Most of the youth, the Bishop continue, “have no opportunities to lead a decent life. They feel that society and decision-makers ignore their sufferings and do not listen to their voice.”

“How can young people have prospects if the country itself seems to have no direction, no common project in which they are invited to be active collaborators and which nourishes their hope?” they pose in their collective statement.

The Catholic Church has always been committed to collaborating with the State for the good of the nation, “pointing out the dangers and always hoping that those who have responsibilities seek the proper solutions,” CEM members say.

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“We have always given our concrete collaboration in the field of the welfare of our people in education, health and human development,” the Bishops say.

“Religions have a great contribution to make in the resilience of communities, and pursuing an ideal of a united society,” they add, cautioning against limiting the actions of religious actors for such move “does not favor the search for solutions.”

The Bishops say they will continue to “redouble our efforts to help the destitute and to welcome the displaced, offering them listening and consolation, as well as means of support shared by believers.”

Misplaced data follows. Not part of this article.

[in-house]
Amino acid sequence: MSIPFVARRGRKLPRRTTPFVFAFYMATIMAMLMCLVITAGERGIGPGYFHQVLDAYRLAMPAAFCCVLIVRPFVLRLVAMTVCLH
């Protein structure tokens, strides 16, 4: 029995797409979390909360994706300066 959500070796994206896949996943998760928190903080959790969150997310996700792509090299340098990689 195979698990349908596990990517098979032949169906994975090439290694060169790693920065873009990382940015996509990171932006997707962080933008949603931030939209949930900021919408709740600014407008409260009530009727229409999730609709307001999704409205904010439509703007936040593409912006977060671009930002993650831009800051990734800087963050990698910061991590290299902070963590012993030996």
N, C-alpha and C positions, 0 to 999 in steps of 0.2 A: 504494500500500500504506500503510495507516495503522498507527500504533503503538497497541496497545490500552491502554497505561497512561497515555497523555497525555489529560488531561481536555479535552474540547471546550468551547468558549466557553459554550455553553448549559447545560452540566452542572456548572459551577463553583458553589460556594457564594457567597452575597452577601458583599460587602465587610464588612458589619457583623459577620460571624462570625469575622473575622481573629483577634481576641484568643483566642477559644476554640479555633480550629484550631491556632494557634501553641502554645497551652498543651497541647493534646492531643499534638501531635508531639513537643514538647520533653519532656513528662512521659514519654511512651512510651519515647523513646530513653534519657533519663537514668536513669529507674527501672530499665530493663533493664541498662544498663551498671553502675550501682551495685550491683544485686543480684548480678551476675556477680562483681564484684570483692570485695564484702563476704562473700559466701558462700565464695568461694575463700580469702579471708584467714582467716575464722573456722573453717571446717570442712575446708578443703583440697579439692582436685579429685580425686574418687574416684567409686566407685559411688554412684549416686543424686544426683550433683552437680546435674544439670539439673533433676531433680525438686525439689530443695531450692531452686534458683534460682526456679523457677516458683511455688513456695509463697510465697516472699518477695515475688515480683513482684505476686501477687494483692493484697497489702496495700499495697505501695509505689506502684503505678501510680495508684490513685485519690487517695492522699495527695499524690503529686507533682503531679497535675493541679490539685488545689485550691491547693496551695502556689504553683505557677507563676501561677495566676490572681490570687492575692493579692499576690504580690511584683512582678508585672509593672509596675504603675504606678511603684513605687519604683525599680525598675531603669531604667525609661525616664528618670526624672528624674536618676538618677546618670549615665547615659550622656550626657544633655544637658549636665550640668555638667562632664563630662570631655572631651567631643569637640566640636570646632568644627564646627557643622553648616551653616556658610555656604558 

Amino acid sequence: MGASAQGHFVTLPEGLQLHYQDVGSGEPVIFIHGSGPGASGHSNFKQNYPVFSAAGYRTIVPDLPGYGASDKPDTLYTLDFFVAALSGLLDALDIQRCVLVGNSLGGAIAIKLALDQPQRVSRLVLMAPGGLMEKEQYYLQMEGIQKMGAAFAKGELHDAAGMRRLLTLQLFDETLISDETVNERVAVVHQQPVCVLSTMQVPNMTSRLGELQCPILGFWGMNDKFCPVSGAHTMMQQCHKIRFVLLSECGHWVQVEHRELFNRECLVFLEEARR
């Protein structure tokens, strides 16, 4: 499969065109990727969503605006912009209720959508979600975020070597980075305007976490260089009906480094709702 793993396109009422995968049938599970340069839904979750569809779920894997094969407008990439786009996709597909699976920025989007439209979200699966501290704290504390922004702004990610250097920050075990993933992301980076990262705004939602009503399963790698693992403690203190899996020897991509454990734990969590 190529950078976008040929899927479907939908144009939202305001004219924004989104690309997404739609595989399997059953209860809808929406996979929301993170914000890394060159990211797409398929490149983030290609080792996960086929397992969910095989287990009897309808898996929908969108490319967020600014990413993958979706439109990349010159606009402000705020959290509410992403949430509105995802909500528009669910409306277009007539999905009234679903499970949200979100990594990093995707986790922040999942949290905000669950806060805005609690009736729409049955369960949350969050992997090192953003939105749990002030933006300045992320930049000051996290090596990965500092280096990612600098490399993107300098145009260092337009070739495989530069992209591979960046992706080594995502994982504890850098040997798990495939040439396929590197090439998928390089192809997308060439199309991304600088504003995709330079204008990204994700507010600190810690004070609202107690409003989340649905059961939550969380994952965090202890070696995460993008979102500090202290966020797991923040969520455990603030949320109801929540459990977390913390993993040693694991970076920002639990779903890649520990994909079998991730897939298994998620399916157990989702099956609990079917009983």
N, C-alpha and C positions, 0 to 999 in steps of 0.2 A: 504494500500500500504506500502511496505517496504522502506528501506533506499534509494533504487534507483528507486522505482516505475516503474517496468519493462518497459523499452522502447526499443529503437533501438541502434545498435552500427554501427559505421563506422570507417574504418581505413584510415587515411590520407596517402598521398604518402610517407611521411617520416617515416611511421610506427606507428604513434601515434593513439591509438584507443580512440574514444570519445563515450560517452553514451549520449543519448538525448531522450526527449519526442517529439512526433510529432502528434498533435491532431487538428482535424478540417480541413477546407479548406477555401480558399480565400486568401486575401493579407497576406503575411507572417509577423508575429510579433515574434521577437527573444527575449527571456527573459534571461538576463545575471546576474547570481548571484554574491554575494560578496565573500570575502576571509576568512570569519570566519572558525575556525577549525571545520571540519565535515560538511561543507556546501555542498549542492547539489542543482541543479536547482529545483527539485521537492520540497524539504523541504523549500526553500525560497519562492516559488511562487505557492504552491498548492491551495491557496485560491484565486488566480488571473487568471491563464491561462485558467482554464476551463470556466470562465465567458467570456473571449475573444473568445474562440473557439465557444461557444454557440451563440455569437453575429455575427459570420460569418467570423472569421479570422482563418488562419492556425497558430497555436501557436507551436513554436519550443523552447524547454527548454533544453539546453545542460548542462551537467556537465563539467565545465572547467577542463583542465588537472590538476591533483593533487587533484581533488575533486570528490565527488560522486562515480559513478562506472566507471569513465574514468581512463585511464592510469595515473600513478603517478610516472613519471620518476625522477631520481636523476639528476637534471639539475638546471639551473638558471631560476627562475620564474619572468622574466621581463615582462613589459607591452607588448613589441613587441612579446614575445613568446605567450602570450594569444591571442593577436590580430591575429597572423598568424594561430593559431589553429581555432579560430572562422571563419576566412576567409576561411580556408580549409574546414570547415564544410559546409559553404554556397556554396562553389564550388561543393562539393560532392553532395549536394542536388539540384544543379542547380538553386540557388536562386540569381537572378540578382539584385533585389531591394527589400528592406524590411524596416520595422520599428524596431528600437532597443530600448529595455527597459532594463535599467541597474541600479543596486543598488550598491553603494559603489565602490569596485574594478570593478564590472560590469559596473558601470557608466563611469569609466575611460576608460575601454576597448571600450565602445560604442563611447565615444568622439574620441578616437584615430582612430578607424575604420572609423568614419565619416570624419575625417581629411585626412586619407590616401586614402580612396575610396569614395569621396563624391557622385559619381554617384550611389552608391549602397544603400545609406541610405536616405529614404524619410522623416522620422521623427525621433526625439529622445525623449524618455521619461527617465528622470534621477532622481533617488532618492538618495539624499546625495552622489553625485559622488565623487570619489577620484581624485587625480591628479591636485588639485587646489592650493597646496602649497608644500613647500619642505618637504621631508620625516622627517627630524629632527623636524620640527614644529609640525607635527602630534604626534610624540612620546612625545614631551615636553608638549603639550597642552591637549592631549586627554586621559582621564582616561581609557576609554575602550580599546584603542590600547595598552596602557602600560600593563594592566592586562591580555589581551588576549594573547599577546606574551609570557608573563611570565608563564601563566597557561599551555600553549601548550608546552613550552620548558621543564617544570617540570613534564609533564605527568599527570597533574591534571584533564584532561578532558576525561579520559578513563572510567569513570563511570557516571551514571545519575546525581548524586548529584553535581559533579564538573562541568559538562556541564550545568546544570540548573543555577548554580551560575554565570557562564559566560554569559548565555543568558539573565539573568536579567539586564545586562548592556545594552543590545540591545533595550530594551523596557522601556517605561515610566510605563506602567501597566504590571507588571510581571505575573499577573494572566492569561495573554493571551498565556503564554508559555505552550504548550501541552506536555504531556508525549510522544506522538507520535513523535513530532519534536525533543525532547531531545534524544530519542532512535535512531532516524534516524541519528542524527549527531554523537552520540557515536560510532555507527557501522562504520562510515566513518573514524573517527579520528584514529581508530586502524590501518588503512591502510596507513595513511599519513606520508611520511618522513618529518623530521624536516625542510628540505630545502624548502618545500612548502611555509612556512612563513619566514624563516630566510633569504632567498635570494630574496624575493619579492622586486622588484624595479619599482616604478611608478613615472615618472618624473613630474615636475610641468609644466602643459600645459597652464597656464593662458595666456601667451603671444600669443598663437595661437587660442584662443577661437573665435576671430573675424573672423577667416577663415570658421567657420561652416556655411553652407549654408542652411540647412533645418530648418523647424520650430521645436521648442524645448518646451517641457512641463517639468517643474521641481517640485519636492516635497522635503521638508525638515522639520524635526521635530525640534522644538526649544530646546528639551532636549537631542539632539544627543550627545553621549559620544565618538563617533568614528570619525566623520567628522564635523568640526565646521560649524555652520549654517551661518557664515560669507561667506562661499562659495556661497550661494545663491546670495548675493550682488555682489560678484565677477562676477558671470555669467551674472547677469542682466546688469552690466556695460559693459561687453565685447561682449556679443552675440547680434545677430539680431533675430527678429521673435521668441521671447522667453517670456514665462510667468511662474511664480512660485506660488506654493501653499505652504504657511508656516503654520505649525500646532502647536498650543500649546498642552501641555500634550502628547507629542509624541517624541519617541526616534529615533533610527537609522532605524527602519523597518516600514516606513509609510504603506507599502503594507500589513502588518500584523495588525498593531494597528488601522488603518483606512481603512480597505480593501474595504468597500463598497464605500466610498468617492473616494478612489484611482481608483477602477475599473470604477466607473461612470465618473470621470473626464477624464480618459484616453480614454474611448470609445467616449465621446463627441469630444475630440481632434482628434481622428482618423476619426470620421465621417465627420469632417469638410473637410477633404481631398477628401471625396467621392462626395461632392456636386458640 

“We would like to be able to offer our children and young people educational paths that open them to the values of tolerance, respect, and friendship, and allow them to see the dream of a better future fulfilled,” the Catholic Church leaders say.

They reiterate their availability to collaborate with relevant authorities “for a social order where selfishness leaves room for solidarity, and to elaborate a project for a country that contemplates every citizen, privileging the most marginalized and disadvantaged.”

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“We urge the national political forces, the organizations present in the country, and the international community to unite their efforts and, putting aside their own interests, to come to the aid of displaced populations, those living under severe food insecurity, exposed to endemic diseases, and without access to basic services,” CEM members say in their April 16 collective statement. 

They appeal to “everyone to contribute to peace, protecting the population, closing off the avenues of financing the war, isolating and stopping individuals or groups that take advantage of the tragedy in Cabo Delgado.”

Despite the difficult moments in the Southern African country, the Bishops urge the people of God “not to lose hope.”

“Hope is bold; it knows how to look beyond personal comforts, the small securities and compensations that reduce the horizon, to open up to the great ideals that make life more beautiful and dignified. Let us walk in hope!” CEM members say, making reference to Pope Francis’ Encyclical, Fratelli Tutti.

Samuel Antonio and Teodoro Antonio De Abreu in Mozambique contributed to this news report.